The roll-versus-random-punishment dynamic often makes travel sequences fall flat. Suppose the party in Aglarond uncovers a lead that prompts a trip to Battledale. The DM decides to make the trip interesting and give a sense of distance by rolling for random encounters along the way. That approach creates a roll-versus-punishment sequence with only one choice: Quit (y/N)? So the party trudges on hoping to resume their story in Battledale soon.
Some might argue my point by recommending better ways to handle the travel sequence. Perfect! None of those better ways include the roll-versus-damage dynamic. They bring choices and the story to the journey, or they cut past the journey.
The problem is, in My view, that the random encounters originated in a time where travel and the random encounters forced players into making new (hard) choices, because your resources were limited, so random events might force you to seek shelter or you fled and got lost, or ran out of supplies/hit points/ammunition. These problems don’t exits for 5e characters, because their cool abilities solve them.
Free Leagues’ Forbidden Lands and especially Twilight: 2000 4e embrace the random obstacles/situations, and because resources are limited, create dramatic choices: eg a character is critically wounded or contracts typhoid and then the mission changes to finding a doctor.
Alternatively, The One Ring and AiME has a narrative approach and if you do poorly on the random events which are resolved by a couple of rolls, the characters are “taxed” with fatigue, wounds, lost equipment when they arrive at the adventuring site.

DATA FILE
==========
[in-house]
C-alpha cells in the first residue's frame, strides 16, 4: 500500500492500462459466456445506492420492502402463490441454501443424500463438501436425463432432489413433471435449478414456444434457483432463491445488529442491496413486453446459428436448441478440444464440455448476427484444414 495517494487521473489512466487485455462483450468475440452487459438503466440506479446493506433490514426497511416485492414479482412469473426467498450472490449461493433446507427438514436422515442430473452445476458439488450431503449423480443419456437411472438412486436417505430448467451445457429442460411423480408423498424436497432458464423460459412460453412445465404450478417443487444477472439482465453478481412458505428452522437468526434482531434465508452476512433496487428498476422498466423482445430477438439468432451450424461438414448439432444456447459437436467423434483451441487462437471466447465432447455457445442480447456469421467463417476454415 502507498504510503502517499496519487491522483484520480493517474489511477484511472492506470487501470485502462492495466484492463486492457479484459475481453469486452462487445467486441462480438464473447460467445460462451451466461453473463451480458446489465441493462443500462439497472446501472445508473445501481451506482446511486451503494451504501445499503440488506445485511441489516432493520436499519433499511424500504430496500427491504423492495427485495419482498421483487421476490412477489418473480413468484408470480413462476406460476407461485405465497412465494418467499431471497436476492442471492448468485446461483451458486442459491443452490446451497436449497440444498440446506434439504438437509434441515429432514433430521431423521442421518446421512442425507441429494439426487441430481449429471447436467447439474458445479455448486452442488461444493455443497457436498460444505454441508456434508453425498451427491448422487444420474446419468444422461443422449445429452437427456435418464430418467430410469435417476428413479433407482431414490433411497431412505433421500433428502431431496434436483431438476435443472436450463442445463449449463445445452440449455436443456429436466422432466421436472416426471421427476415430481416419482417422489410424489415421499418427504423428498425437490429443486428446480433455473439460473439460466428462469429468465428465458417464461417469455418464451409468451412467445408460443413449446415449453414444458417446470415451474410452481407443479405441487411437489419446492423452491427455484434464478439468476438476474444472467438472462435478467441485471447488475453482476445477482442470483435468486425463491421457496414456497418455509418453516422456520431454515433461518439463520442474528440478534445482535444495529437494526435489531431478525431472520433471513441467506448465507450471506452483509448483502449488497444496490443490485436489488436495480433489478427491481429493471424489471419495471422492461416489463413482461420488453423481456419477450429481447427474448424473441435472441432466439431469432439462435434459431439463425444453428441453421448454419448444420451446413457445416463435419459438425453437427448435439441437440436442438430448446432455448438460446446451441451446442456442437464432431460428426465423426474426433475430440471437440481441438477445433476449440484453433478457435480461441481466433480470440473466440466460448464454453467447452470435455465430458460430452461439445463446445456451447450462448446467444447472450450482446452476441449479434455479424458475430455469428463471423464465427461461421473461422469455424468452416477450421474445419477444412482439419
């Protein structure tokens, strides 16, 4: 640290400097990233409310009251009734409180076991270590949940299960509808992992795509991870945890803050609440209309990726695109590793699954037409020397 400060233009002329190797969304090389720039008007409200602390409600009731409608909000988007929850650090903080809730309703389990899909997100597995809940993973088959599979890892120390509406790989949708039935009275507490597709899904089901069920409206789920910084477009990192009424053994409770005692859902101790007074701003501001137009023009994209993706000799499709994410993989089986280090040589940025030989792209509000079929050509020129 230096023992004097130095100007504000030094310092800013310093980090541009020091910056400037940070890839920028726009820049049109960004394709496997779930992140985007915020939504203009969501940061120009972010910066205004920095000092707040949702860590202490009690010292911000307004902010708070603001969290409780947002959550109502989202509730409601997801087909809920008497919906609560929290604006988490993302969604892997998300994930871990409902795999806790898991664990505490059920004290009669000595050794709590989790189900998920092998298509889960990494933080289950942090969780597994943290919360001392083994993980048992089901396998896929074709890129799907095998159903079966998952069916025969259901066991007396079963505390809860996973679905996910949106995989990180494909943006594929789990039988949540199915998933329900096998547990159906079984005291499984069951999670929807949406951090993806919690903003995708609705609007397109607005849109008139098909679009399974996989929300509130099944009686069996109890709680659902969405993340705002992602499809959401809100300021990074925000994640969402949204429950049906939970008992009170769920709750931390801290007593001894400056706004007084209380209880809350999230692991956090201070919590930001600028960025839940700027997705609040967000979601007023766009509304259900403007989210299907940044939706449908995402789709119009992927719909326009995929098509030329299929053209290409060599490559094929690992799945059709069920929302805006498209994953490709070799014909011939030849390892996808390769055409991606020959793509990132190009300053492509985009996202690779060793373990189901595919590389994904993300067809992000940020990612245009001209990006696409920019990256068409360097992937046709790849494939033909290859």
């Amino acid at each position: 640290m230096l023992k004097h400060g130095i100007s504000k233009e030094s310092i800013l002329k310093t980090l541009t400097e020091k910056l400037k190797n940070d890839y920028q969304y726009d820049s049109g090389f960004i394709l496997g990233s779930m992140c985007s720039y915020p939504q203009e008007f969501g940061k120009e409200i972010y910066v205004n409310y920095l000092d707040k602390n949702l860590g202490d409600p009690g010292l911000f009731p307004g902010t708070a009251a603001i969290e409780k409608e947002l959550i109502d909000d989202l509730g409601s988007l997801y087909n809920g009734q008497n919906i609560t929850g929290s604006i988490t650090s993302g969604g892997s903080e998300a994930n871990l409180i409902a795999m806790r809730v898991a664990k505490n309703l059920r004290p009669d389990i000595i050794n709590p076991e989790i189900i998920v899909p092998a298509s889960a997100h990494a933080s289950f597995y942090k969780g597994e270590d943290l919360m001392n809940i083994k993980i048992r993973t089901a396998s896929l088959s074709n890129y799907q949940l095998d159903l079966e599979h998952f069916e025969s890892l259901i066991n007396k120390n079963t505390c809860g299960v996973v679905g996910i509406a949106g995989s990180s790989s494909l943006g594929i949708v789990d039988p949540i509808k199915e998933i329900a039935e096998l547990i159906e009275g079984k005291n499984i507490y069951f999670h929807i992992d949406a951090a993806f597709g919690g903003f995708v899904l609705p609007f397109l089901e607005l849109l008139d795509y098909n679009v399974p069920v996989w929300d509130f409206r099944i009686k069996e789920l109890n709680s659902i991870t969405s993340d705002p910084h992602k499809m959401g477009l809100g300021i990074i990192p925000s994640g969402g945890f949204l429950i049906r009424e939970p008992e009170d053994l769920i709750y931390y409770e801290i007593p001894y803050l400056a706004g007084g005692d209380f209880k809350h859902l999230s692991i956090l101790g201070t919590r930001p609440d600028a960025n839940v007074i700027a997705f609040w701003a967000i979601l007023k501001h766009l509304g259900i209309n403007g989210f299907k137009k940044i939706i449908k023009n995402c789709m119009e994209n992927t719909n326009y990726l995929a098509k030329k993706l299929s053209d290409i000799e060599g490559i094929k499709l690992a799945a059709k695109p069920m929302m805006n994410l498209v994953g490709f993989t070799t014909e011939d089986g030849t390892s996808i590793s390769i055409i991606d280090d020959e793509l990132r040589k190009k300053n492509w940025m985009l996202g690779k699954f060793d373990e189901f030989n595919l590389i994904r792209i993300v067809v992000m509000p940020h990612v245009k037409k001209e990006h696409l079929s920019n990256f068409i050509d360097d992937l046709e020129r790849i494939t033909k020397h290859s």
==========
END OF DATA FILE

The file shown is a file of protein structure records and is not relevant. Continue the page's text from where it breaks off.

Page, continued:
I agree with Rasmus that old style resource management is key adding risk. Risk is what makes the tension. Tension is what drives engagement and makes the game compelling. Dave would (inaccurately) call it “fun”. This is among the many reasons why codgers like me despise the newer editions.
Re: the river problem, Short of dumping 5e for an older version – something I highly recommend everyone do immediately – you could give them information on the dangers each path might bring. That lets them make informed choices. If they pick the river and they all die from boulders, well, they knew it was a possibility and accepted the risk.
Even then you can give them choices within the encounter, or allow clever ways to avoid damage. Perhaps the far side of the river is out of boulder range, but you risk running aground in shallow water. Or you get in the water beside the raft, and use the raft as cover. Or the danger is telegraphed and the party thinks to add a roof to the raft, or to camouflage themselves and the raft to look like debris.
The thought of adding choice is a good one. While I like my normal random encounter system, the only real control the players have is that shorter trips are less taxing. It would be great if I could put more of the risk/reward vs safety choice into their hands.
So you’ve presented the problem. Do you have a solution, or a better way to capture that same sort of obstacle in a way with more player choices?